A recent Johns Hopkins Medicine study uses a computer model to predict the number of COVID-19 infections among health care workers in four different scenarios based on data from early in the pandemic. Graphic created by M.E. Newman, Johns Hopkins Medicine, from data in Razzak et al, PLOS ONE 15(12): e0242589
December 16, 2020 — During the COVID-19 pandemic, health care workers have been at the forefront of the battle against the life-threatening illness. Sadly, they are not immune to the effects of the disease. Many have contracted COVID-19, and some have died.
In a paper published Dec. 4, 2020, in the journal PLOS One, Junaid Razzak, M.B.B.S., Ph.D., director of the Johns Hopkins Center for Global Emergency Care, and his colleagues estimated the impacts of COVID-19 on the U.S. health care community based on observed numbers of healthcare worker infections during the early phase of the pandemic in Hubei, China, and Italy, areas that experienced peaks in COVID-19 cases before the United States.
"We looked at what was known from other countries earlier in the pandemic and modeled the impact on the health of the front-line health care workers in this country to see what gains were possible here if known interventions were applied," said Razzak, who is a professor of emergency medicine at the Johns Hopkins University School of Medicine.
Using a Monte Carlo risk analysis simulation model to predict outcomes and based on data from China and Italy, Razzak and his team estimate that between 53,000 and 54,000 U.S. hospital workers could become infected with COVID-19 during the course of the pandemic. The team projects the number of U.S. hospital worker deaths for the same time period at approximately 1,600.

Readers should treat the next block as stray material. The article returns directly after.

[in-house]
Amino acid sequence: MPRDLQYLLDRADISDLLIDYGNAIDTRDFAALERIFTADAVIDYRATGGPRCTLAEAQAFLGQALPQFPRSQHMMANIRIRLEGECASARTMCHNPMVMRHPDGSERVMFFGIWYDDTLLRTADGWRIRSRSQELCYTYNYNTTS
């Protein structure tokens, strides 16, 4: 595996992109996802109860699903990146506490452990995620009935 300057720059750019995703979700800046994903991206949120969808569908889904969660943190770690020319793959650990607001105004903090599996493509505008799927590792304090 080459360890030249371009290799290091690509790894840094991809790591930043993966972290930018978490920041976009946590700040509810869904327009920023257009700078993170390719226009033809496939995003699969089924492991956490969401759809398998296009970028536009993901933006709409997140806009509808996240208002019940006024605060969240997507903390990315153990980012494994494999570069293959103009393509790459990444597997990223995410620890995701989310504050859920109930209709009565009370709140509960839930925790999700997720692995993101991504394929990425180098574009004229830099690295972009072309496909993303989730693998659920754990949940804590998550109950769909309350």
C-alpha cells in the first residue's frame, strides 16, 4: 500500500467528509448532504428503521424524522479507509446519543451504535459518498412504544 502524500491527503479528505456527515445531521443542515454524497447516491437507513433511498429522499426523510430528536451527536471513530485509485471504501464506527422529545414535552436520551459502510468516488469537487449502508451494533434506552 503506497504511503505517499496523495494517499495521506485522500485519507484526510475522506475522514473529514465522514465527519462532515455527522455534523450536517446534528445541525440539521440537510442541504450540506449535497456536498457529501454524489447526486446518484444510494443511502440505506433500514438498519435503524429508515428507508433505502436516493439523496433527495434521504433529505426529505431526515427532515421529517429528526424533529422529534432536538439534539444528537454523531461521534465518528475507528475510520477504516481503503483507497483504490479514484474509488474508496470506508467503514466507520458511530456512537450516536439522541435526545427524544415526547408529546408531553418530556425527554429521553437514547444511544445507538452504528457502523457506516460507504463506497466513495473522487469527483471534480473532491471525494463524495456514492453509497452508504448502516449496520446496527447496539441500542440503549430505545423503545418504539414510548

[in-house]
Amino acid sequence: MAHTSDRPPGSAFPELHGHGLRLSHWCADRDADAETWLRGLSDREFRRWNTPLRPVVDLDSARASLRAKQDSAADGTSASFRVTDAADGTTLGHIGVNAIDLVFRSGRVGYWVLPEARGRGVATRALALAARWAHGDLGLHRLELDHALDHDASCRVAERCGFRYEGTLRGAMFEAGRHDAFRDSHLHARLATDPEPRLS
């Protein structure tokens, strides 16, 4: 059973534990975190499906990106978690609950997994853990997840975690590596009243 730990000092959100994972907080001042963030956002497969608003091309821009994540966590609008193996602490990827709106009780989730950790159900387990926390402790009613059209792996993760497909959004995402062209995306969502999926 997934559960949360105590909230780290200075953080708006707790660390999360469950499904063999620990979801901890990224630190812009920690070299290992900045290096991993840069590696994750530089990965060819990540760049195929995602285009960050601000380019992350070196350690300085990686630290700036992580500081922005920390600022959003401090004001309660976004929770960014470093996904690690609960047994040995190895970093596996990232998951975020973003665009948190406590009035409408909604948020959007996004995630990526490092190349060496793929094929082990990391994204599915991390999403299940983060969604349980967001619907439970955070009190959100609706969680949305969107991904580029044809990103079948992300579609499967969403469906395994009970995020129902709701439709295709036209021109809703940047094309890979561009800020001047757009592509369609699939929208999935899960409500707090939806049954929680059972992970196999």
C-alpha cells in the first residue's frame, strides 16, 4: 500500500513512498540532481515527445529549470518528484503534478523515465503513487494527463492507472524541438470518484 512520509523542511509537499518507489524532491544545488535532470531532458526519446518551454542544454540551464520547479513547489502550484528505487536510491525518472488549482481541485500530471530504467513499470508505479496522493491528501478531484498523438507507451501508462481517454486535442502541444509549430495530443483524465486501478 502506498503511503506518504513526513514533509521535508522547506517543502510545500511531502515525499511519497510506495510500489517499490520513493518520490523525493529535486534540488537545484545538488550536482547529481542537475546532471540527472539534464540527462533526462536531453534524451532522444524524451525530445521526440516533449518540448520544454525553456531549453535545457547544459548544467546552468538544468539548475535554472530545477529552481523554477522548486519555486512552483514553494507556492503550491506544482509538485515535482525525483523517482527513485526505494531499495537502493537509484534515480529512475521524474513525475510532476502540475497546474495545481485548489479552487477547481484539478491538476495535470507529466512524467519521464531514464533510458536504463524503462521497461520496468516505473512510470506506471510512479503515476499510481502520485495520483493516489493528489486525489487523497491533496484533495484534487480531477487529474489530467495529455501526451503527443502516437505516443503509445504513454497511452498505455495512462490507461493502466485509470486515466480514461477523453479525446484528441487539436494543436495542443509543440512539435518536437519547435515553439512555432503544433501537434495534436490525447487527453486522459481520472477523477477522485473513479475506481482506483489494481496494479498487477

The estimates by the researchers also suggest that if health care workers considered high risk — including those over age 60 — wore appropriate personal protective equipment — such as gowns and face masks — the number of infections would decrease to about 28,000 and the number of deaths to between 700 and 1,000. If hospital workers age 60 and over are restricted from direct patient care, then the predicted numbers could drop to 2,000 infected and 60 deaths.
Razzak and his team say that since the current COVID-19 mortality among U.S. health care workers has surpassed their original estimates, it proves that this group bears — and will continue to bear — a significant burden of illness due to COVID-19.
"Our analysis shows that continuous widespread and proper use of personal protective equipment, along with limiting exposure for hospital workers over the age of 60, are necessary measures for this country to take now," Razzak said. "These efforts will save the lives of health care workers who will then be able to save the lives of others infected with COVID-19."
For more information: www.johnshopkinsmedicine.org